Saturday, 22 October 2016

Tory Fudge on Grammar Schools

Tory Fudge: sweet, sticky, rots the body politic.
Grammar Schools
1. Tories say that at present there is selection by post code with schools today. Perhaps there is. Why do they never tell us how much? Just how significant is it? Why do they never share with us the ways in which local authorities have tried to mitigate that?
2. Tories do not tell us that many schools are operating covert selection by exclusion. This was revealed from the research about headteachers who get success (Newsnight 'exclusive). If there is abuse of all-ability comprehensive education, and holding people back, that would be a good place to start.
3.. Tories say that grammar schools are great and every area should have them. Why do they not tell us about the other schools in areas where there are grammars? Are they good for those pupils? Do the pupils in those schools do better than pupils in comprehensives? No.
4. The Tories say that Grammar Schools are popular. Are the non-grammar schools in areas (where there are grammars), popular? Do people in those areas say, that they want those schools rather than schools for all? Do they say, "We love the idea that some kids went off to the grammars but ours didn't"?
5. The Tories say that these new Grammars won't be like the old ones because they will have to show that they are educating poor kids. If these new Grammars have to admit poor kids on other grounds other than the entrance exam, they won't be Grammar Schools. The whole point of Grammar Schools was that they had an entrance exam which decided if you could get in or not. Yes, there were some kids who got in on 'headteacher's recommendation' but that was for kids who the headteacher claimed had scored high on tests throughout the year the children were 10/11 years old, (the old fourth year juniors), and were therefore the Grammar School type. It was nothing to do with poverty. So, if these schools are forced to admit poor kids (in some kind of phoney show of 'fairness', they won't be Grammar Schools!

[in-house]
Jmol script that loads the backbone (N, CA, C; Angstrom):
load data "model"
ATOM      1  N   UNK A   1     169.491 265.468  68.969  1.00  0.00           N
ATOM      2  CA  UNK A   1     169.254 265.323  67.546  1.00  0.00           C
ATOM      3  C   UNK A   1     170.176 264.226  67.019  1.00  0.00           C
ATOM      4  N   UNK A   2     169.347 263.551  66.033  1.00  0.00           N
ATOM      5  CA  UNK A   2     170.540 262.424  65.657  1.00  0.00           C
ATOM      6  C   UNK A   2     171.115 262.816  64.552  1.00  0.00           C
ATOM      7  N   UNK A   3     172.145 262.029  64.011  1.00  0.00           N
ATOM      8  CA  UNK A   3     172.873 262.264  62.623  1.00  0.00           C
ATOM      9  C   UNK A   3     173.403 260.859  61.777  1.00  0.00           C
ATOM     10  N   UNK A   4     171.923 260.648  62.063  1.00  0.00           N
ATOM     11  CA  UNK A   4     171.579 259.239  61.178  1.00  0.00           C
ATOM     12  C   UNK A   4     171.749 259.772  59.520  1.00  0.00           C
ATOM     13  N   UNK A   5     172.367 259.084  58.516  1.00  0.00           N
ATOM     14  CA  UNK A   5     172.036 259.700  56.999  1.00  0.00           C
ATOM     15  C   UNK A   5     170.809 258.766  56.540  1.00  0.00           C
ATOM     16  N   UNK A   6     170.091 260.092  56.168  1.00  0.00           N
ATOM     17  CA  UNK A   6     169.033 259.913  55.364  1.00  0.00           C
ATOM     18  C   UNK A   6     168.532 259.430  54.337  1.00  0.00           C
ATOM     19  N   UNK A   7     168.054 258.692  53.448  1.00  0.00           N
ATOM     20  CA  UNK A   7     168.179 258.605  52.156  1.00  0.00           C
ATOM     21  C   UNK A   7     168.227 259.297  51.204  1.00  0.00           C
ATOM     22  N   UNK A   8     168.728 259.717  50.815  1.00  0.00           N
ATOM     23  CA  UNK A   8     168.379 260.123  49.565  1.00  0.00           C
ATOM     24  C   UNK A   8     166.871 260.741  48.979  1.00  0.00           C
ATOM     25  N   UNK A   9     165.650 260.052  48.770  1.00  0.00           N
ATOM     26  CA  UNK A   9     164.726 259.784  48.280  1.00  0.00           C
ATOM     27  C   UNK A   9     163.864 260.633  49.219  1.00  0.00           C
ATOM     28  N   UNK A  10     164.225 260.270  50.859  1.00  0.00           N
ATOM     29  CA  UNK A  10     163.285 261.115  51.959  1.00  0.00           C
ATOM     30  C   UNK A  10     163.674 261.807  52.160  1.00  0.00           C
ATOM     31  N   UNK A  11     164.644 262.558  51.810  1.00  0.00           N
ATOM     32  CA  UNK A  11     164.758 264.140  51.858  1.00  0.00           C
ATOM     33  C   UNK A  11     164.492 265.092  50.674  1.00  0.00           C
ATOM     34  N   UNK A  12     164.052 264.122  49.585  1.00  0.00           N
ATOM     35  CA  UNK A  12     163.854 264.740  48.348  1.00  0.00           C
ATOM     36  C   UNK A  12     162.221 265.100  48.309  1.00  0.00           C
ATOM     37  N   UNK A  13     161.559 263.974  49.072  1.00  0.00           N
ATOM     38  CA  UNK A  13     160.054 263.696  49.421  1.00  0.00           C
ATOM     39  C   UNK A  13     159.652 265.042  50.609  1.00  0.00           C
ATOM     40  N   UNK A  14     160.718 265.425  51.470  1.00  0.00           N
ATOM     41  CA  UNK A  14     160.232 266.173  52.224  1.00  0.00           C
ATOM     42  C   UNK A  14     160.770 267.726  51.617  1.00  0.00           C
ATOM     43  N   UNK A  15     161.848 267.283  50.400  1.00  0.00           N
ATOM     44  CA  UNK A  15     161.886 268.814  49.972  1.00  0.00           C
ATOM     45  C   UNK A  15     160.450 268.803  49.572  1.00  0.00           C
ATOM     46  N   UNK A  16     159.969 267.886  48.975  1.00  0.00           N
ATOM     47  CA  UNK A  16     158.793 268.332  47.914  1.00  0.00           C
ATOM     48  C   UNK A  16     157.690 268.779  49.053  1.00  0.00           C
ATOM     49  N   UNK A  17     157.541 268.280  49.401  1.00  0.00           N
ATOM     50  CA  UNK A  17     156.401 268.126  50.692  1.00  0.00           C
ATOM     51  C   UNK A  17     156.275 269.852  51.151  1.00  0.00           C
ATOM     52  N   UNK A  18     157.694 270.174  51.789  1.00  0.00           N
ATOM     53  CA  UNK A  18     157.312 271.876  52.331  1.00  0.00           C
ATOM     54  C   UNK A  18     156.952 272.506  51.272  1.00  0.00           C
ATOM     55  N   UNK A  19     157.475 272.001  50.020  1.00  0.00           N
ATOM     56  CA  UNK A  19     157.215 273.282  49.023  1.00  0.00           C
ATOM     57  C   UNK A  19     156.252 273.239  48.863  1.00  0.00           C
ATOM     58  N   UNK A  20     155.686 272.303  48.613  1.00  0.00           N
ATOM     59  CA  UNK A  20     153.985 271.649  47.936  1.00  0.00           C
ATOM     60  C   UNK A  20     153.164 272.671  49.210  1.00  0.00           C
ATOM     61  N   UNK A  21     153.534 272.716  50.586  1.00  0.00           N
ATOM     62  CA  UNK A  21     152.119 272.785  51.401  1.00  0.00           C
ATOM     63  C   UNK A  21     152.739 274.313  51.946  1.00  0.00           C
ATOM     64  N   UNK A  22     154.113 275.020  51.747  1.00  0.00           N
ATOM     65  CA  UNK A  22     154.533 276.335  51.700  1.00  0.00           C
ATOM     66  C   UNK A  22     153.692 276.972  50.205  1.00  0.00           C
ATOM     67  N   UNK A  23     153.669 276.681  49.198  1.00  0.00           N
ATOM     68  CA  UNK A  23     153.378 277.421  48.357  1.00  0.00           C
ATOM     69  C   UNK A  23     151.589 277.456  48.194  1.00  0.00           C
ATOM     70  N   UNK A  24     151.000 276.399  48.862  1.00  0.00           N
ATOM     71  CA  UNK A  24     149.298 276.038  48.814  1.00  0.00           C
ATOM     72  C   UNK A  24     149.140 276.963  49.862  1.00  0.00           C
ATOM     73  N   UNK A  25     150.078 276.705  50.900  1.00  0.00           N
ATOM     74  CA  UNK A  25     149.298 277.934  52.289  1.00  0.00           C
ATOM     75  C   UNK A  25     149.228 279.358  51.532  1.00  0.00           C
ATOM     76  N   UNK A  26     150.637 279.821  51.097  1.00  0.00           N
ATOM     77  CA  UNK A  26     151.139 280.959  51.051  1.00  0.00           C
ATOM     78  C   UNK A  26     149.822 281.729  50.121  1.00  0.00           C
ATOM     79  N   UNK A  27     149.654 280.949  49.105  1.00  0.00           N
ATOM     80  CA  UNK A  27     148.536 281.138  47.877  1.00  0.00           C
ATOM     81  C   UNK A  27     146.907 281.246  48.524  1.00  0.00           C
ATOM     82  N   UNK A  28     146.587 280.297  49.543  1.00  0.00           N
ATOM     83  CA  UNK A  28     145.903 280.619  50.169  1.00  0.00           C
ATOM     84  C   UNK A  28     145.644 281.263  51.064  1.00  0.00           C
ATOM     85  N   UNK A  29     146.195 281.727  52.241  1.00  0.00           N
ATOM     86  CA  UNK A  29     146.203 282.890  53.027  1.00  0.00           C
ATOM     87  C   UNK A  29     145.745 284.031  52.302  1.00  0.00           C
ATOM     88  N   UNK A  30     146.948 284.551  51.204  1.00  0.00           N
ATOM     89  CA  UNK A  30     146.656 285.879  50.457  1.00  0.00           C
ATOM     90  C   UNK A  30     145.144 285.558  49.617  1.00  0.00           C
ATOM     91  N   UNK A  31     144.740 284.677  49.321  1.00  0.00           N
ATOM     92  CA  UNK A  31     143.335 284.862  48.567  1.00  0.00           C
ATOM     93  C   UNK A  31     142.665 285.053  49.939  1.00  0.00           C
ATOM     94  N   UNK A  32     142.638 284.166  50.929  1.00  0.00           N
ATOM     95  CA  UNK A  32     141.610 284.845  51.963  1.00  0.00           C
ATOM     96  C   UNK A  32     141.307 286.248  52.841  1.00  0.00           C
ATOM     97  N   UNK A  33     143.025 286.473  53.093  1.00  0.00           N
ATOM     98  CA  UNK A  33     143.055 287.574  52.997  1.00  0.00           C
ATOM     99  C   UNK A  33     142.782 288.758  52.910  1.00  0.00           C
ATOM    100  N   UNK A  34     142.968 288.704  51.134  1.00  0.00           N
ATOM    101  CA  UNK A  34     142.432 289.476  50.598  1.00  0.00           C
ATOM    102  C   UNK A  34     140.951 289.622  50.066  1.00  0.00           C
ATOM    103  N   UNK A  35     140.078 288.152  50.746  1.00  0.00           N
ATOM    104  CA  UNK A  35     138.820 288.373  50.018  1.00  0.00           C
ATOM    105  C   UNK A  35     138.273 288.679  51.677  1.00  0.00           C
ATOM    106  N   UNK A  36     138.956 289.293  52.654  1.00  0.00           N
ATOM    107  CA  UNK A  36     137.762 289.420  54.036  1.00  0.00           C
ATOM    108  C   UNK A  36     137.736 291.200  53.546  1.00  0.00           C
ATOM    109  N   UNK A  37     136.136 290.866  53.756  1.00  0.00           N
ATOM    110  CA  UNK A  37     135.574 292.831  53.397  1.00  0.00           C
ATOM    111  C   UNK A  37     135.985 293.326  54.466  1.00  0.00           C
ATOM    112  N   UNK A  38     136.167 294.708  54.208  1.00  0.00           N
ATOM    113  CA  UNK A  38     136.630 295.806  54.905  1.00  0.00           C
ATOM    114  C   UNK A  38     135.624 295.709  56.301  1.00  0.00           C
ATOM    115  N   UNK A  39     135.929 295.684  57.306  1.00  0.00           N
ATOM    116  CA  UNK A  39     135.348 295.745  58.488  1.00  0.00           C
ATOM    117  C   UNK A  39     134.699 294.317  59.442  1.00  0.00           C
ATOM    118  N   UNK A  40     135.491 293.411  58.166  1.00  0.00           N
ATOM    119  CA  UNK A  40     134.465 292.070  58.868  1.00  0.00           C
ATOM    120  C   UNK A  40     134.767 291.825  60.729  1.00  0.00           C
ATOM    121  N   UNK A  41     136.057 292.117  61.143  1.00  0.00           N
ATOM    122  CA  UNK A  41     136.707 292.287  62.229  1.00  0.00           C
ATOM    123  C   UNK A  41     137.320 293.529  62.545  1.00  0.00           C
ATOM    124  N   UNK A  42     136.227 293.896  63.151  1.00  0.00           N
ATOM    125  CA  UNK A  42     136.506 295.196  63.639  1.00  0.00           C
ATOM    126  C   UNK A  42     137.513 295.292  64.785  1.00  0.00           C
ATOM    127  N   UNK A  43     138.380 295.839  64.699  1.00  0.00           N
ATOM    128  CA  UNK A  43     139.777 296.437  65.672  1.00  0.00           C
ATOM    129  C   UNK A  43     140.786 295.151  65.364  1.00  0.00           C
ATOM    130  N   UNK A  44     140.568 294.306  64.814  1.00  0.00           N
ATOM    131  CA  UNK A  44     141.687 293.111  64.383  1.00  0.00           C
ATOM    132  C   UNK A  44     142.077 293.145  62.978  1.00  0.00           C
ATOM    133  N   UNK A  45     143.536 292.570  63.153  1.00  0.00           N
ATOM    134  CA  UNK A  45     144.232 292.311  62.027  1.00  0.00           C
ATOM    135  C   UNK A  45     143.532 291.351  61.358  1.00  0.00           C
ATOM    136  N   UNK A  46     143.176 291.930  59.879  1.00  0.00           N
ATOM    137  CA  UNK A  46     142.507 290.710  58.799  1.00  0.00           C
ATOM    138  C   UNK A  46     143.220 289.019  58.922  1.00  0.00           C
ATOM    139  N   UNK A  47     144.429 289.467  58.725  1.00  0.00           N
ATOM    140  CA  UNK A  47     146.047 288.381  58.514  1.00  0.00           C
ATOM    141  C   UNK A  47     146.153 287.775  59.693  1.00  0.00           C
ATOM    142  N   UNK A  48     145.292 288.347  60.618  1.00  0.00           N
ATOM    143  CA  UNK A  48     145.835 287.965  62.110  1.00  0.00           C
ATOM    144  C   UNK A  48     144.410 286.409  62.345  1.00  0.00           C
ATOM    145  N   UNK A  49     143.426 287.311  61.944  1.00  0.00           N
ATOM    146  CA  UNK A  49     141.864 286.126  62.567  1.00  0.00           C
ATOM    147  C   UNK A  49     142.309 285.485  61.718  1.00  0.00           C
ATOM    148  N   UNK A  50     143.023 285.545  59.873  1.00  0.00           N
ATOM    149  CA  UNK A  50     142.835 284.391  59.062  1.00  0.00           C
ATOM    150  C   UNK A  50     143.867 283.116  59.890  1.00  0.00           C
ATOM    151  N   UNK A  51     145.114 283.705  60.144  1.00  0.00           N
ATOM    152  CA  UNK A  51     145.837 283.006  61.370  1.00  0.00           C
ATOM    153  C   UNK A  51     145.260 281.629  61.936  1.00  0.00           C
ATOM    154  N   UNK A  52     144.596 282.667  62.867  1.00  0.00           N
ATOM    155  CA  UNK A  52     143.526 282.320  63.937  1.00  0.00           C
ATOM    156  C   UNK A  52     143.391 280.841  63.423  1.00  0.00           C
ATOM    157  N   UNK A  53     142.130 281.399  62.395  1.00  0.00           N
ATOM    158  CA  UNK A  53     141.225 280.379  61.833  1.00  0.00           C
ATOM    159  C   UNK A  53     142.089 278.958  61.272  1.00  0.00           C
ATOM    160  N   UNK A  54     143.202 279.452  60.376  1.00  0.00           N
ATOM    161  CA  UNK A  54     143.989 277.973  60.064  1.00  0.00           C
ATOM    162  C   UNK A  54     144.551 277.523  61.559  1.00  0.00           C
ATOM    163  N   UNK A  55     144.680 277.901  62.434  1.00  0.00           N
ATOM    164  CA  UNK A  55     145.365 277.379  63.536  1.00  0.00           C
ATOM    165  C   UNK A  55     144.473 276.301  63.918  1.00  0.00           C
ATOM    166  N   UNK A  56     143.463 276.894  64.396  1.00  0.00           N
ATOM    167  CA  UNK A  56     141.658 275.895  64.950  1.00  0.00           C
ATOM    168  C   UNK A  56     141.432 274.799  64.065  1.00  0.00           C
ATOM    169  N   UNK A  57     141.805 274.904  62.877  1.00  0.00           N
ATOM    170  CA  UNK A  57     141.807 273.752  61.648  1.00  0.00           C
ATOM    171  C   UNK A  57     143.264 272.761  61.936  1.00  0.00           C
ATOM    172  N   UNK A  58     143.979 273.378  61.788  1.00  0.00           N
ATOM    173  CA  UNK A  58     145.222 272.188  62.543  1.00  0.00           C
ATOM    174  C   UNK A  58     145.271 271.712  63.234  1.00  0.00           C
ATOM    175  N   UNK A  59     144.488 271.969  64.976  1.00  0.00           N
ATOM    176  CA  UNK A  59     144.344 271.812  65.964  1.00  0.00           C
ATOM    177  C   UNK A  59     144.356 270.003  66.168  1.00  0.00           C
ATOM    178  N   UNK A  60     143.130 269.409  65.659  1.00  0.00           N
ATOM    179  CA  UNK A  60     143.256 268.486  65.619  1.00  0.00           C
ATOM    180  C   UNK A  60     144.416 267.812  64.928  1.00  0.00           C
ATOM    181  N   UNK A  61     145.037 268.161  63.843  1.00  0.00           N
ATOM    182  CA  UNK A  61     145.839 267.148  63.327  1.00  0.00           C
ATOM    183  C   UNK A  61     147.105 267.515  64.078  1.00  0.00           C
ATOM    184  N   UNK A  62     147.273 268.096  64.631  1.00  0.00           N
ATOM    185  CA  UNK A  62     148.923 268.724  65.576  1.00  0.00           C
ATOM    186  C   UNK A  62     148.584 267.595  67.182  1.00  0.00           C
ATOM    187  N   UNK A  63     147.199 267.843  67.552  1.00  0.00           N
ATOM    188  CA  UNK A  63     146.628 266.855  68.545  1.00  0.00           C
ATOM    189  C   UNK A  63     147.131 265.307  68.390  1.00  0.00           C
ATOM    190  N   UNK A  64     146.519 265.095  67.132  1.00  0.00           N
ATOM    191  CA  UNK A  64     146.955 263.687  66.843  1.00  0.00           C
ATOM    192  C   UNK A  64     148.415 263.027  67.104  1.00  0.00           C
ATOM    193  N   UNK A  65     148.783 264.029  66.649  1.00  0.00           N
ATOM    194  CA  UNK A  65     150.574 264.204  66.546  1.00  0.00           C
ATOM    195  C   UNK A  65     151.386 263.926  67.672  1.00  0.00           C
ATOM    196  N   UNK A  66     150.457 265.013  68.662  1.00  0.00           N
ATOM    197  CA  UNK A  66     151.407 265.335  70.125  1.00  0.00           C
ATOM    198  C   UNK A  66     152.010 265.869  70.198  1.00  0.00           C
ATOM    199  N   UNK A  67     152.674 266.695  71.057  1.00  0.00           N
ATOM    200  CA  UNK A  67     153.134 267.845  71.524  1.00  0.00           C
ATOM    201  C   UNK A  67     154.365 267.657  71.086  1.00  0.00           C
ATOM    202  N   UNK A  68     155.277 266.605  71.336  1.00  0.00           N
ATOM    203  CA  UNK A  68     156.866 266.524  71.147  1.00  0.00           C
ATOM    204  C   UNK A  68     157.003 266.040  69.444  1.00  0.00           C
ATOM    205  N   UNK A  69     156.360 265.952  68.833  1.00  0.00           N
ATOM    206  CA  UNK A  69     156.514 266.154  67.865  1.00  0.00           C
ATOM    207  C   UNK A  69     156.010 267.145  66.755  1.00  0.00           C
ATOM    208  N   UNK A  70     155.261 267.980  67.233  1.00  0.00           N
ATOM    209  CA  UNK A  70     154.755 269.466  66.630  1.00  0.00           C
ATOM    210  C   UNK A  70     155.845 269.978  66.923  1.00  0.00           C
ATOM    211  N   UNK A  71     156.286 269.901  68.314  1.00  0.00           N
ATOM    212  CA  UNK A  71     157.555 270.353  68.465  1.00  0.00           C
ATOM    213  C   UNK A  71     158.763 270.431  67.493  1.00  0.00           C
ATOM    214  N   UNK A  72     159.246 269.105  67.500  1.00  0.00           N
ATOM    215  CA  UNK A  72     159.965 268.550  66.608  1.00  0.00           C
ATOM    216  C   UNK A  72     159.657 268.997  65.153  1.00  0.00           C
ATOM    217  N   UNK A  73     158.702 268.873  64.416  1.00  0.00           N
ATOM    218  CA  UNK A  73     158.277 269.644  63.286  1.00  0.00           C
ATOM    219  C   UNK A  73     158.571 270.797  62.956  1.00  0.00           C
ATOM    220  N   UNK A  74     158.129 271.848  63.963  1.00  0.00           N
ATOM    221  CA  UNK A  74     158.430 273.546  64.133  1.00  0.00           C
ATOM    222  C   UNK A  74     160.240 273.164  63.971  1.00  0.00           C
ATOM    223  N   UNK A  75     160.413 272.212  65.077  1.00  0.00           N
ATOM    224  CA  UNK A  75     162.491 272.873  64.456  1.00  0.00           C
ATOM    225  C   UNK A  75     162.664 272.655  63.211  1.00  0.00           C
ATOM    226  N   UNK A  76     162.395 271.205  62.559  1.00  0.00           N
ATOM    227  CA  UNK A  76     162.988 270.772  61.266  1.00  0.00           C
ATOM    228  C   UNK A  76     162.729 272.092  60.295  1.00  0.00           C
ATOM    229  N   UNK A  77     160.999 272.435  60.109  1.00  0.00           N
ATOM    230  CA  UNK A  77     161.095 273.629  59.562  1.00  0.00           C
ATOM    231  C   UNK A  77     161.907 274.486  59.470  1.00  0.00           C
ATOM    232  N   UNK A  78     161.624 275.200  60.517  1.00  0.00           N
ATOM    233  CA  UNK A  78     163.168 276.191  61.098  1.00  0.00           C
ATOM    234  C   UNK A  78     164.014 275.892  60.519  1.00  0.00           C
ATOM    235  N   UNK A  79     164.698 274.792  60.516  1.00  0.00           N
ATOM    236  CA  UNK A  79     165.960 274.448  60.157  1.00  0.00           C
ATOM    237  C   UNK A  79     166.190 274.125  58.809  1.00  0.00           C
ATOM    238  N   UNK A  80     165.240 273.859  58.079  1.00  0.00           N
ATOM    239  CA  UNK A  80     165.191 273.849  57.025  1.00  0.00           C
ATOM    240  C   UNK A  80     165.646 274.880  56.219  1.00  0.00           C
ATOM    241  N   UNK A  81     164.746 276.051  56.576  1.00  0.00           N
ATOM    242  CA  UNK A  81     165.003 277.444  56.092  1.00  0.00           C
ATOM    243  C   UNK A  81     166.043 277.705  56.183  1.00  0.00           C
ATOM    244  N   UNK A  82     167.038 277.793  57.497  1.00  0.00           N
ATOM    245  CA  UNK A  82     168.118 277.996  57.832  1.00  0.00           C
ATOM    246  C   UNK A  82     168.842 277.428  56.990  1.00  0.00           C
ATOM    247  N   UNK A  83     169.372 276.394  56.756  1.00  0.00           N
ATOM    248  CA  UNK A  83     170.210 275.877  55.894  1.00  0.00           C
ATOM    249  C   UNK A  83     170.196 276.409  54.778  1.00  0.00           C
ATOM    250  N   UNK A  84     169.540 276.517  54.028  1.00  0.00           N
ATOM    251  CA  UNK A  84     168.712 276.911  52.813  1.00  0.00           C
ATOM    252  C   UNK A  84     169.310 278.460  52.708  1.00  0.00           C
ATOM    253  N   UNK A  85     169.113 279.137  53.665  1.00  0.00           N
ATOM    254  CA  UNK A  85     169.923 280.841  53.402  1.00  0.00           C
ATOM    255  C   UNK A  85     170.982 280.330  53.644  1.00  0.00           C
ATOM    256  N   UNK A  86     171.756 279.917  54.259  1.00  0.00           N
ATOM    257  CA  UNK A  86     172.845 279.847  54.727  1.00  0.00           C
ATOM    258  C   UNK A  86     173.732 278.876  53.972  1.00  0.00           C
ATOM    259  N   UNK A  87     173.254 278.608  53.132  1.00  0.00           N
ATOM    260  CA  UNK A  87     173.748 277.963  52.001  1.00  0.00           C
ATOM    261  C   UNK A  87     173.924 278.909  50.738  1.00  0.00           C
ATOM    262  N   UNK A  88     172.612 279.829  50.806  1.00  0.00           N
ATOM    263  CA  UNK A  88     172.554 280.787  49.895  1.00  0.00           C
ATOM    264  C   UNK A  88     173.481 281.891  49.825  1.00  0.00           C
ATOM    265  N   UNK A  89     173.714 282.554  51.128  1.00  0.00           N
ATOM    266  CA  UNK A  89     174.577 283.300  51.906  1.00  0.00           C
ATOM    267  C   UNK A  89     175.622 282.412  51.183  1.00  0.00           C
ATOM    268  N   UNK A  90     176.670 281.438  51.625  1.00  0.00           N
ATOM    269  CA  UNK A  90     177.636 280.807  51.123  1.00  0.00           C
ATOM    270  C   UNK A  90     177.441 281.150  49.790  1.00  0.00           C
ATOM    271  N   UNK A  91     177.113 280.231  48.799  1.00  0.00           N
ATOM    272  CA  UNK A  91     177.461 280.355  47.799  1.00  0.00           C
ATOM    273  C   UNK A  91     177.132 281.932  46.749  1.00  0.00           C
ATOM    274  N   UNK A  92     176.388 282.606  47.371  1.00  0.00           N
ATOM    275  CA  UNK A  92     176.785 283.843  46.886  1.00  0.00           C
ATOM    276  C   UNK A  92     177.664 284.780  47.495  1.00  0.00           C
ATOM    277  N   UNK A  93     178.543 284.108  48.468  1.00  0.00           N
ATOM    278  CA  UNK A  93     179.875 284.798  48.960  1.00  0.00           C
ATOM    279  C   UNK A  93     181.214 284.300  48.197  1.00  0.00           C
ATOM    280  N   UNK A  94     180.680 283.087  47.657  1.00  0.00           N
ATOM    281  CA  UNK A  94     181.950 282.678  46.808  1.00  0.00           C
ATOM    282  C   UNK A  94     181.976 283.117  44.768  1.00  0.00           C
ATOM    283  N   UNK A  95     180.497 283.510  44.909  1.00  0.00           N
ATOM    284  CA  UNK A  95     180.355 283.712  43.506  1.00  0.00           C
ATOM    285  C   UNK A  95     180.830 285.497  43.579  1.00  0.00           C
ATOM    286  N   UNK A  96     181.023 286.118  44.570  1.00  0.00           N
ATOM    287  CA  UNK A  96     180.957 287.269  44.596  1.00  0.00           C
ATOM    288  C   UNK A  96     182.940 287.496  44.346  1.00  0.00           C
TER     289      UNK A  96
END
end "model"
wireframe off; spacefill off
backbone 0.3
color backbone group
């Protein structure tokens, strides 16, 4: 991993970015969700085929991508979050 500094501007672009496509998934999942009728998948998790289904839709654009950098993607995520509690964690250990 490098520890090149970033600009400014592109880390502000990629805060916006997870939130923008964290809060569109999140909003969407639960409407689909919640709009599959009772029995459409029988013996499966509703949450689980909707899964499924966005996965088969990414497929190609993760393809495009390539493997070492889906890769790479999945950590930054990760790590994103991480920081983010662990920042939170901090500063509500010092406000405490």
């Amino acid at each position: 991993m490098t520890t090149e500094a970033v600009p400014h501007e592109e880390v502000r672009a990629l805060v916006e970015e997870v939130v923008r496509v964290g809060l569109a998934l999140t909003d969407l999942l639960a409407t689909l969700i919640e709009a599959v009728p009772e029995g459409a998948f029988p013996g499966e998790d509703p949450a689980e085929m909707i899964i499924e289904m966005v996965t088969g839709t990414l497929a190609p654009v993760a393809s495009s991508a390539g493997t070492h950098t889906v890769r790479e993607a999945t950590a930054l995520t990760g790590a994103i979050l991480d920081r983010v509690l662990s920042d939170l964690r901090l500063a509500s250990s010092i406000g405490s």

Money has no passports

Money has no passports.
It whizzes across borders
untroubled by journalists or politicians
not noticing it
closing industries,
ending jobs.

Friday, 21 October 2016

Blame the 'other' to control all.

Pause a moment
politician, journalist.
Think of the times you have
hinted or suggested or stated
that the problem yes the problem
is foreigners, migrants, immigrants,
Think of the times you have hinted
or suggested or stated
that hard times were caused by the people you call foreigners, migrants, immigrants, refugees,
as if hard times were not caused by
bankers gambling with trillions,
not caused by governments
deliberately holding down pay
and sacking people or cutting
social services public services
and the health service.
Think of those times that you thought you could shore up your position, garner more support,
get more power by saying these things,
using the excuse you are 'listening to
peoples concerns'
the very concerns you stirred with your headlines and speeches which blamed foreigners for people's hard times, rather than your own part in the shenanigans that let the bankers run off with billions, or the government say that the people had to pay for that with their wages, and how chasing tax avoiders is too, too difficult.
And just watch what you unleash.
See what voices rise to the surface after your hints and suggestions: